Peters allied himself with the Occupy Wall Street movement, making an appearance at Occupy Detroit on November 6, 2011. Speaking to reporters, he said: "It's speculation on Wall Street that we're still paying the price for here, particularly in Detroit that almost brought the auto industry to a collapse because of what we saw on Wall Street. So we put in restrictions, or put in regulations necessary to reign that in, and right now in Washington I’m facing a Republican majority that wants to undo that."
In 2011, Peters was one of 118 house Democrats who signed a letter to the president urging him to support the United Nations Population Fund (UNFPA), a multinational organization that provides health services (including birth control) to women, children and families in over 150 countries.
In 2014, Peters voiced opposition to a Michigan law which prohibits insurers from offering abortion coverage as a standard feature in health plans.
Peters was named senior whip for the Democratic caucus in 2013.
In 2014, Peters ran for the Senate seat being vacated by retiring Senator Carl Levin.Peters was endorsed by Levin and Senator Debbie Stabenow, and his entrance largely cleared the field of potential Democratic challengers.
Peters' largest independent supporter was the Senate Majority PAC, which spent almost $3.2 million for ads attacking Peters' opponent in the race.In July 2014, Senator Elizabeth Warren supported Peters at a campaign fundraising event.
While the campaign was considered competitive early on, various missteps by the campaign of his Republican Party opponent Terri Lynn Land and her reluctance to appear in public benefited the Peters campaign; he had consistent leads in polls late in the campaign.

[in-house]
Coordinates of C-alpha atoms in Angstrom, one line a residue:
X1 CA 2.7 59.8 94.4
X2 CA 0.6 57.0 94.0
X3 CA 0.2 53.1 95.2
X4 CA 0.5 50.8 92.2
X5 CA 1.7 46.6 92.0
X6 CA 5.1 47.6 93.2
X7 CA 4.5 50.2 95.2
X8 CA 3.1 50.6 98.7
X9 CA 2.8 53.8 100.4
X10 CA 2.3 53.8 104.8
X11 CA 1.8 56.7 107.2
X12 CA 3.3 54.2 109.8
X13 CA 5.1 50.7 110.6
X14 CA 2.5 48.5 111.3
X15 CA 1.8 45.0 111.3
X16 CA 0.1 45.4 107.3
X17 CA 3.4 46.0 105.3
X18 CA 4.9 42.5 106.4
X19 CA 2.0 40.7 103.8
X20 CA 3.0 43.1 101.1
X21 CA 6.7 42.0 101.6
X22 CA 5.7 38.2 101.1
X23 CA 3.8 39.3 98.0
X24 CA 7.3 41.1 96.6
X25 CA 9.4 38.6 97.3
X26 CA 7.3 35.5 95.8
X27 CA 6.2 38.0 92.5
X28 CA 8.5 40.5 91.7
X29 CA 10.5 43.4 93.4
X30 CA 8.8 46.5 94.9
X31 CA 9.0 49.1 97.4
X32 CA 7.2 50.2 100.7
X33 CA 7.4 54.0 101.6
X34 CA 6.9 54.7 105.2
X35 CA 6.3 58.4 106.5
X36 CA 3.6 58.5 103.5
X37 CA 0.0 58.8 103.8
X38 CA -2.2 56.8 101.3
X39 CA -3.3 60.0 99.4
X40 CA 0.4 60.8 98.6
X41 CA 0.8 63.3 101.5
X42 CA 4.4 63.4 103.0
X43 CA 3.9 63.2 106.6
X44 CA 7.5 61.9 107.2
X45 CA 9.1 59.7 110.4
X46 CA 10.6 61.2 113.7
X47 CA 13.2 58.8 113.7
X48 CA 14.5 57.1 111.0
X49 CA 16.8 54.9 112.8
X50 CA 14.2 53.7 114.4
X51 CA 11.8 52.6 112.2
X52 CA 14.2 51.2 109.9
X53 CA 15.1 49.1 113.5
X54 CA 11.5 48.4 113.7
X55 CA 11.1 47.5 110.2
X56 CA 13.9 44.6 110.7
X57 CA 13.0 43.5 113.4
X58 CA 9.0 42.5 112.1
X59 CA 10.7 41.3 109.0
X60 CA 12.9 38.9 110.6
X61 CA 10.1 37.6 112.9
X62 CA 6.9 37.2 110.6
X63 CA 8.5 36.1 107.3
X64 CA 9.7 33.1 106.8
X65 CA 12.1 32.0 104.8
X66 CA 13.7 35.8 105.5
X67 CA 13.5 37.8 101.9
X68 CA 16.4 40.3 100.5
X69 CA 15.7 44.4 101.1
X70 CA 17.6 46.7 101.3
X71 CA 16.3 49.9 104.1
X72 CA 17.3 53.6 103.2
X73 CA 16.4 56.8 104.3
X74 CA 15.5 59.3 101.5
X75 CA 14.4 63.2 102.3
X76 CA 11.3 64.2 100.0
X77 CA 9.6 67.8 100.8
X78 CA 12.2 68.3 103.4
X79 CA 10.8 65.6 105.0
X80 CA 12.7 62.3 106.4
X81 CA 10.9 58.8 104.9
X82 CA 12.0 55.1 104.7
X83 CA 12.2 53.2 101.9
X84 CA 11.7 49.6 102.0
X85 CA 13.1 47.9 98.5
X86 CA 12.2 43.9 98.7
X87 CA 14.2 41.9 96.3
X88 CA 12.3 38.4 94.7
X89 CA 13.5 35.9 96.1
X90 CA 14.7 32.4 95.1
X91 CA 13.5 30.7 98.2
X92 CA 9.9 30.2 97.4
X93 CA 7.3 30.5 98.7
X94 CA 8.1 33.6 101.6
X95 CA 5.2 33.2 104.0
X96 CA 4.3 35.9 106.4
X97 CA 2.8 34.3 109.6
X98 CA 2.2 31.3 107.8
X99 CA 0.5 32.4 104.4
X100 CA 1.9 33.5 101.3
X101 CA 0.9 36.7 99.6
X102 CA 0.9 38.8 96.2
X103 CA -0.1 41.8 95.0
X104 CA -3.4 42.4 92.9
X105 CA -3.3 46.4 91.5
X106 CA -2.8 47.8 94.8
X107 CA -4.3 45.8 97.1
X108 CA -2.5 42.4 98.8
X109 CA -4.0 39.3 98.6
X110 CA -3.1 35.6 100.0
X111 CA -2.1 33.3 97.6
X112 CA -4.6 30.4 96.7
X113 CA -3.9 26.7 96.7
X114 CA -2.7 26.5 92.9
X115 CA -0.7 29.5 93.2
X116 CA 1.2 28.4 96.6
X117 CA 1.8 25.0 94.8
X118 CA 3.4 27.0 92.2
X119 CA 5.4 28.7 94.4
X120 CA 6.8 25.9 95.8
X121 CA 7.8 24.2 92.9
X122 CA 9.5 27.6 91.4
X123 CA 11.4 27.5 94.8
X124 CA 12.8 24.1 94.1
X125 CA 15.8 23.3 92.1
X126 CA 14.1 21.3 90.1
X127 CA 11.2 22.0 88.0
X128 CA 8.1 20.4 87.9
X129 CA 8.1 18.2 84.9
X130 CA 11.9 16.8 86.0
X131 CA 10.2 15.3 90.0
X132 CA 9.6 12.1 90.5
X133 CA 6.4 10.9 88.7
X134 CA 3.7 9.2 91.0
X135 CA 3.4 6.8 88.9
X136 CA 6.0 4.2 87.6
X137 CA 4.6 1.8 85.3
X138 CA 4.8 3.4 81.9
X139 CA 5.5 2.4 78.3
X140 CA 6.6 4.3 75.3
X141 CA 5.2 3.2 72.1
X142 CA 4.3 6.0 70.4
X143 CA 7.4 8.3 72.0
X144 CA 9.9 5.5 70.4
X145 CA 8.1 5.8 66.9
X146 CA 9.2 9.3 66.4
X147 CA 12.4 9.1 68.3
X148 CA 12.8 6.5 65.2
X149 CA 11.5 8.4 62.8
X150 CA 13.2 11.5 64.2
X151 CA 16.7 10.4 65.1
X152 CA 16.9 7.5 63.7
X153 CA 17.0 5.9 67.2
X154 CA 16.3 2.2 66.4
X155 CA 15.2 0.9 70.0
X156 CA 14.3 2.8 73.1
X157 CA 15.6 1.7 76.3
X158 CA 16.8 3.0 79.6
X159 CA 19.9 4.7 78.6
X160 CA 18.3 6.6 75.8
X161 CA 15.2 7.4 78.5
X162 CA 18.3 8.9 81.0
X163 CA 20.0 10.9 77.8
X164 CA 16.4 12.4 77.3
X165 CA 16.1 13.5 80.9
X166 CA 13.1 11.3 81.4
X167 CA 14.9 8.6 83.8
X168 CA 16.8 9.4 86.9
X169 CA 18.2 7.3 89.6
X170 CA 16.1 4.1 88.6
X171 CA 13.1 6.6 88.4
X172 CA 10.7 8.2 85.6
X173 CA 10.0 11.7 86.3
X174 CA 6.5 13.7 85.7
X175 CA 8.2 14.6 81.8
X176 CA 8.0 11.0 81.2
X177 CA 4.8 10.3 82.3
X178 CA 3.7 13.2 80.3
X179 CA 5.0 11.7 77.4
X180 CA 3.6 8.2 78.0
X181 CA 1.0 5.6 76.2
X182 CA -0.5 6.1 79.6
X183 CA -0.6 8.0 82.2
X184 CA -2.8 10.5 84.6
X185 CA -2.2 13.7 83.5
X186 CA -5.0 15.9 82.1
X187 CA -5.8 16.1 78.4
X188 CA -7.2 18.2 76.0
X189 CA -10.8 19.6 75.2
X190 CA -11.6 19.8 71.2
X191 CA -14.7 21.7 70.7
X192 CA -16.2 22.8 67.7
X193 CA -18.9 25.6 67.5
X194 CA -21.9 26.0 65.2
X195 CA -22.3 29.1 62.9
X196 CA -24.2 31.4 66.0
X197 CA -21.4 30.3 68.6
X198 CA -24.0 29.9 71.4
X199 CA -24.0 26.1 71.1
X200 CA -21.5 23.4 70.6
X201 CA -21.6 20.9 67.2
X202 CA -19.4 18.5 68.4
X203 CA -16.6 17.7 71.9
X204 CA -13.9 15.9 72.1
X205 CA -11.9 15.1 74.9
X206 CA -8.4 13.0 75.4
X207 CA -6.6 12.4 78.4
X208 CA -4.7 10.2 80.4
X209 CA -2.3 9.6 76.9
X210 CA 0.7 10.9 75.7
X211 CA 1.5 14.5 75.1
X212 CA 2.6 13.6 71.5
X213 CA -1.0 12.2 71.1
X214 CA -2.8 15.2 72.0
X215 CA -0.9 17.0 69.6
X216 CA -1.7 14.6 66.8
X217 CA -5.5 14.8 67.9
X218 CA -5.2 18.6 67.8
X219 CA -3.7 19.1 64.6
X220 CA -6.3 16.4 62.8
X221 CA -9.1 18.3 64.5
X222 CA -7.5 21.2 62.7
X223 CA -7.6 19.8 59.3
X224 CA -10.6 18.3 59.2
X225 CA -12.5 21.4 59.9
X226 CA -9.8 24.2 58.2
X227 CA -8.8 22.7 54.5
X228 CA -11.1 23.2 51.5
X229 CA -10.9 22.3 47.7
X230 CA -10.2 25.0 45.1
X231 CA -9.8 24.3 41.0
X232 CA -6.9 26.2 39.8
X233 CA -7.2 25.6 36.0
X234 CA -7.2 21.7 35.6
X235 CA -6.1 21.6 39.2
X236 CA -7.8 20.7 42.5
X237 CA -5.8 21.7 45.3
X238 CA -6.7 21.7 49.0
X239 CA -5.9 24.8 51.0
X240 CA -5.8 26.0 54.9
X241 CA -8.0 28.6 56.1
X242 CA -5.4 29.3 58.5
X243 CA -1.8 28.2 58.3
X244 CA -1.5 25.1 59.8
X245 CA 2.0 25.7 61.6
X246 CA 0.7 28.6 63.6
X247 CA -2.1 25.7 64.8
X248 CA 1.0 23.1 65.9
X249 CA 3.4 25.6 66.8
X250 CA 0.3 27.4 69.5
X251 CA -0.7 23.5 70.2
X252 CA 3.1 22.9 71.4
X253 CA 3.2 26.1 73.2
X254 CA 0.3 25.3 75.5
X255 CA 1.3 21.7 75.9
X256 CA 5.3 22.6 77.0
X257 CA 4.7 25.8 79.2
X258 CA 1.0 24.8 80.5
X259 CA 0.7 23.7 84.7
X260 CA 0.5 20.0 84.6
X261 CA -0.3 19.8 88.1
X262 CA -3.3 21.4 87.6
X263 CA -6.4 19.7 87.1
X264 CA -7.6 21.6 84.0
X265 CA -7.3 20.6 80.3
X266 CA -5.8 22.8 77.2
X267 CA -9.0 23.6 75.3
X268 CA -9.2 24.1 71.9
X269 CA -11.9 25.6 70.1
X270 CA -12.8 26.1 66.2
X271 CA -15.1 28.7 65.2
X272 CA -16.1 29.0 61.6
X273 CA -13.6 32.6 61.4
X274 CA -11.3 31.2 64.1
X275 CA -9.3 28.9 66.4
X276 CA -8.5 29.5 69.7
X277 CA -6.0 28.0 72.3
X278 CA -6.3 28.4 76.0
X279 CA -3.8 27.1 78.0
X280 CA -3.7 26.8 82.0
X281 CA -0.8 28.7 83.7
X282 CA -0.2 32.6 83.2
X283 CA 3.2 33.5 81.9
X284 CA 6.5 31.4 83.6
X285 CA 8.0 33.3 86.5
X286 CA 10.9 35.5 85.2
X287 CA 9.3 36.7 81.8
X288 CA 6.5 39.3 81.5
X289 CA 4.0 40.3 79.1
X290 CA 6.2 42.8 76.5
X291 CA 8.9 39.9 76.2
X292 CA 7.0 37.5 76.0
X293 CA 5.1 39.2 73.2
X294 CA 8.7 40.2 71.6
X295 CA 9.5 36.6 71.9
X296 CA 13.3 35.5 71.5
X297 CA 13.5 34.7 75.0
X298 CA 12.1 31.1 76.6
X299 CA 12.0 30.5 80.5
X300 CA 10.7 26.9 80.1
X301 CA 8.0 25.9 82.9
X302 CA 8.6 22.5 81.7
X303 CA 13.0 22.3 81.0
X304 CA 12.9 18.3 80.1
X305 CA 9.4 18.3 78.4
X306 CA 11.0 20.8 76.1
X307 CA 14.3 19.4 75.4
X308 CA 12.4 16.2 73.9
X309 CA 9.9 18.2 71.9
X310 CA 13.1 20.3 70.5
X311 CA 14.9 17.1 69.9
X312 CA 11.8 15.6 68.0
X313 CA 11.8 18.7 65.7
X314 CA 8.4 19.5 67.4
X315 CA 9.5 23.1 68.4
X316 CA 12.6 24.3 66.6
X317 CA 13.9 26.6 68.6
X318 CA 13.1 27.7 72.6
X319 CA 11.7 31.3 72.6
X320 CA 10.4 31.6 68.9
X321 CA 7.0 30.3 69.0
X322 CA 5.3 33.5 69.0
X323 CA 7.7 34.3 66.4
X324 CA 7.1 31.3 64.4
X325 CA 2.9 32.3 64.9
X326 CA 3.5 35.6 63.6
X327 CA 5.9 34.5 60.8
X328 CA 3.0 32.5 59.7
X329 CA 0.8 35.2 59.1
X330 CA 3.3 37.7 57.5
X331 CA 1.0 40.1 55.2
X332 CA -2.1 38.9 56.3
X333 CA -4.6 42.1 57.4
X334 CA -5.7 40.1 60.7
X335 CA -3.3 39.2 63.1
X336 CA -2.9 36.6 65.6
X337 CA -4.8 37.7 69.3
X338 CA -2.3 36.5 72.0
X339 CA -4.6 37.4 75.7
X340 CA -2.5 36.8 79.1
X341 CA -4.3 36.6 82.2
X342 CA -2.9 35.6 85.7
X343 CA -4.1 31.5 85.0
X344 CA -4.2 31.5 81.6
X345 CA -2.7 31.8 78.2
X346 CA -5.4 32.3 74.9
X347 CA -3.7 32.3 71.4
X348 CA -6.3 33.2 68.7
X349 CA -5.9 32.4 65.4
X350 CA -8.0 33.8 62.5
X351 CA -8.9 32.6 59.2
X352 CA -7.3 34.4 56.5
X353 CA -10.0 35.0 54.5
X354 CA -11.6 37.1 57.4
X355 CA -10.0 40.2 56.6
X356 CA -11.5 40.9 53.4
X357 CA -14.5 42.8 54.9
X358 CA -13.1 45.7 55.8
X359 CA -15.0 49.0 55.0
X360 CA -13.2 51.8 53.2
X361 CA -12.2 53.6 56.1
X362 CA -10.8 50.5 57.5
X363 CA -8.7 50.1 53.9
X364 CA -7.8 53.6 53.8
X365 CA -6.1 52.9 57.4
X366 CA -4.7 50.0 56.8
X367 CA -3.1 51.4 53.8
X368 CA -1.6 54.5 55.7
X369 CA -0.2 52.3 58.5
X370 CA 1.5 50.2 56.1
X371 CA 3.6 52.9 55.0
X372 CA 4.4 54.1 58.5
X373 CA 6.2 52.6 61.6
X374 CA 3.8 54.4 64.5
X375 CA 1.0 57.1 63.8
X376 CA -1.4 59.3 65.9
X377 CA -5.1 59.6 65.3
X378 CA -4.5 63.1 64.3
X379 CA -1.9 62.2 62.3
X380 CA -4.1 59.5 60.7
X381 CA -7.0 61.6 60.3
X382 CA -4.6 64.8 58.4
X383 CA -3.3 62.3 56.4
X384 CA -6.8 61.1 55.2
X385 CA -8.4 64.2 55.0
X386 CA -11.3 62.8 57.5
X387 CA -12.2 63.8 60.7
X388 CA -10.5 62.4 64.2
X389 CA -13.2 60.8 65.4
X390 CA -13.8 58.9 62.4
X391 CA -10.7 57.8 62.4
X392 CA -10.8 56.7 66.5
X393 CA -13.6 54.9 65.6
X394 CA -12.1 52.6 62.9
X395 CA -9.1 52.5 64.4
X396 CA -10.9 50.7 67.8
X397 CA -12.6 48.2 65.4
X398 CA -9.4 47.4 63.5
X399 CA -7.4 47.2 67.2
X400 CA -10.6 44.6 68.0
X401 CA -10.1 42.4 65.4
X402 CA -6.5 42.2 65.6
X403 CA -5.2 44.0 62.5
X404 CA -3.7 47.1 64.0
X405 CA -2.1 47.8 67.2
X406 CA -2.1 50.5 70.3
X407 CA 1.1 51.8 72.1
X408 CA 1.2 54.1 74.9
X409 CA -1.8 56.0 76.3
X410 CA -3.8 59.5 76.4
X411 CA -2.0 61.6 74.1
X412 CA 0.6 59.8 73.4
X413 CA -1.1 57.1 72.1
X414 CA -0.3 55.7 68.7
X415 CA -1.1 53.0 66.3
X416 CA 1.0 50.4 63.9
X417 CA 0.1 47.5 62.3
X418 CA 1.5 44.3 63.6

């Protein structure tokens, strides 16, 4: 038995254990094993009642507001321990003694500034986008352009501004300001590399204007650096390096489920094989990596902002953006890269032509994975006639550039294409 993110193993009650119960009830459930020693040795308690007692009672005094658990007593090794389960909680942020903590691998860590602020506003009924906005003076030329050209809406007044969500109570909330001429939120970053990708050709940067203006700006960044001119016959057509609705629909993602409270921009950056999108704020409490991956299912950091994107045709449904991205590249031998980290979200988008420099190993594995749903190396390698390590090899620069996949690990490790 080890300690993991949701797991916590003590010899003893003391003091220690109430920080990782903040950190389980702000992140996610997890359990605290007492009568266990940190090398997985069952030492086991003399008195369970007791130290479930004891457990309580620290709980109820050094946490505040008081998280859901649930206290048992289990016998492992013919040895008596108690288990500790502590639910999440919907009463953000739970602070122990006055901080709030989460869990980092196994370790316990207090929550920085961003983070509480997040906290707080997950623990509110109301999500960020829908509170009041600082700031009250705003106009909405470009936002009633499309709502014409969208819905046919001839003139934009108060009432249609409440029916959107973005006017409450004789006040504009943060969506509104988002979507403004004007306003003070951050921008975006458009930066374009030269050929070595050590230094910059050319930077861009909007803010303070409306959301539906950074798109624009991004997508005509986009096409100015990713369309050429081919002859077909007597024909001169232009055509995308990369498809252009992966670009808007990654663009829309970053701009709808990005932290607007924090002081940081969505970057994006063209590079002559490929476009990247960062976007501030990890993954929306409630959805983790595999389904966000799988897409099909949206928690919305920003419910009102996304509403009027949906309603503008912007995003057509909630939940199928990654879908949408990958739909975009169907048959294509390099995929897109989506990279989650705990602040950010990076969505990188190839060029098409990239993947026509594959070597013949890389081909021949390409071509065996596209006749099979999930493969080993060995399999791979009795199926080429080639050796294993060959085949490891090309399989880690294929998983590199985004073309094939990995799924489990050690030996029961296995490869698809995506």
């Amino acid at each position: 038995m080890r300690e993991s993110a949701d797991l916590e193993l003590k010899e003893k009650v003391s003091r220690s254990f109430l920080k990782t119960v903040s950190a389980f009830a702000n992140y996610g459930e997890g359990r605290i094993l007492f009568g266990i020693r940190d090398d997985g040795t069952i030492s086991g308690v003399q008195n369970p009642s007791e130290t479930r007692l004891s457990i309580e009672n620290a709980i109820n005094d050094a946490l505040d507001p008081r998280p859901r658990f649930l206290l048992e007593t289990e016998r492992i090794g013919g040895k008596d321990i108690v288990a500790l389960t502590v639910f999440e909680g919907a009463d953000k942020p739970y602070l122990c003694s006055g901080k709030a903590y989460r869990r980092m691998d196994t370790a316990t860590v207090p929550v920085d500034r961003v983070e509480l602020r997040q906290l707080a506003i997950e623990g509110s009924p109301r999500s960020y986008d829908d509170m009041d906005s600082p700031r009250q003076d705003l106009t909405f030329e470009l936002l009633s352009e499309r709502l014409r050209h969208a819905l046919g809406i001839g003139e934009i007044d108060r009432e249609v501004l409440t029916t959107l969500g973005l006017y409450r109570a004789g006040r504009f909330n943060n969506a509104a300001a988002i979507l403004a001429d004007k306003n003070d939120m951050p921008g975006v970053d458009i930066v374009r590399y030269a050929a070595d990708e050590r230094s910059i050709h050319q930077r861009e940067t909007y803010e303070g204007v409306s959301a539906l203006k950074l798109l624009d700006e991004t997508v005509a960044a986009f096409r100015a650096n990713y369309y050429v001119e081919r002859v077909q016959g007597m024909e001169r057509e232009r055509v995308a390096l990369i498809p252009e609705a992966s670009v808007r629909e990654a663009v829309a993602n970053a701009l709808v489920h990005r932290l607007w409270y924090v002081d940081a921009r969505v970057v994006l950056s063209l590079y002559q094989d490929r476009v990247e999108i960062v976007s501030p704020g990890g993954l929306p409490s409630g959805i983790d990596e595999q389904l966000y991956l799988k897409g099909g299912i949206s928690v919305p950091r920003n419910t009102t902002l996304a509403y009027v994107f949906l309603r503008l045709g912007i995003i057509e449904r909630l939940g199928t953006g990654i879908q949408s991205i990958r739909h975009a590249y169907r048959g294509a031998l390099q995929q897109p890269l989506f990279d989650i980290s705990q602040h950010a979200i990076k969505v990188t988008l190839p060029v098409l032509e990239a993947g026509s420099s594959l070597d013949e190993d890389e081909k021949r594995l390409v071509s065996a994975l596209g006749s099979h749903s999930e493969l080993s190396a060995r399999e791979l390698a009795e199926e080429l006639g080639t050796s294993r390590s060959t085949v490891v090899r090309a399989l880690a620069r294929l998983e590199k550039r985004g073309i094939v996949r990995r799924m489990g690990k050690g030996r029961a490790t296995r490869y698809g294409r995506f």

Peters faced Republican nominee John E. James in the November 2020 general election.Less than a month before the election, he became the first sitting U.S. senator ever to publicly reveal a personal family experience with abortion. Peters was reelected to a second term, though by a closer margin (1.7%) than expected.
Peters was participating in the certification of the 2021 United States Electoral College count on January 6, 2021, when Trump supporters stormed the United States Capitol. Along with other senators and staff, Peters was evacuated from the Senate floor when rioters breached the Capitol.He hid in a secure location, where he tweeted that the attacks were "dangerous, unacceptable and an attack on our democracy-and must stop." Peters blamed Trump, calling him "a clear and present danger" and calling for his immediate removal from office through the Twenty-fifth Amendment to the United States Constitution or impeachment. Peters also called for investigations into the security and intelligence failure that resulted in the breaching of the Capitol and the murder of a police officer. He will lead the investigation as chair of the Senate Homeland Security and Governmental Affairs Committee.
In the Bipartisan Index created by The Lugar Center and the McCourt School of Public Policy, Peters was ranked the 17th most bipartisan member of the U.S. Senate (and the 4th most bipartisan Democrat) during the 115th U.S. Congress.
Peters supports abortion rights. In the late 1980s, his first wife had a wanted pregnancy that failed at four months, but her miscarriage did not proceed naturally, causing a health emergency. Their hospital did not perform abortions but they were able to obtain an emergency abortion at another hospital in part because they were friends with the hospital's administrator.
In March 2017, Peters cosponsored the Israel Anti-Boycott Act (S. 720), which made it a federal crime for Americans to encourage or participate in boycotts against Israel and Israeli settlements in the occupied Palestinian territories if protesting actions by the Israeli government.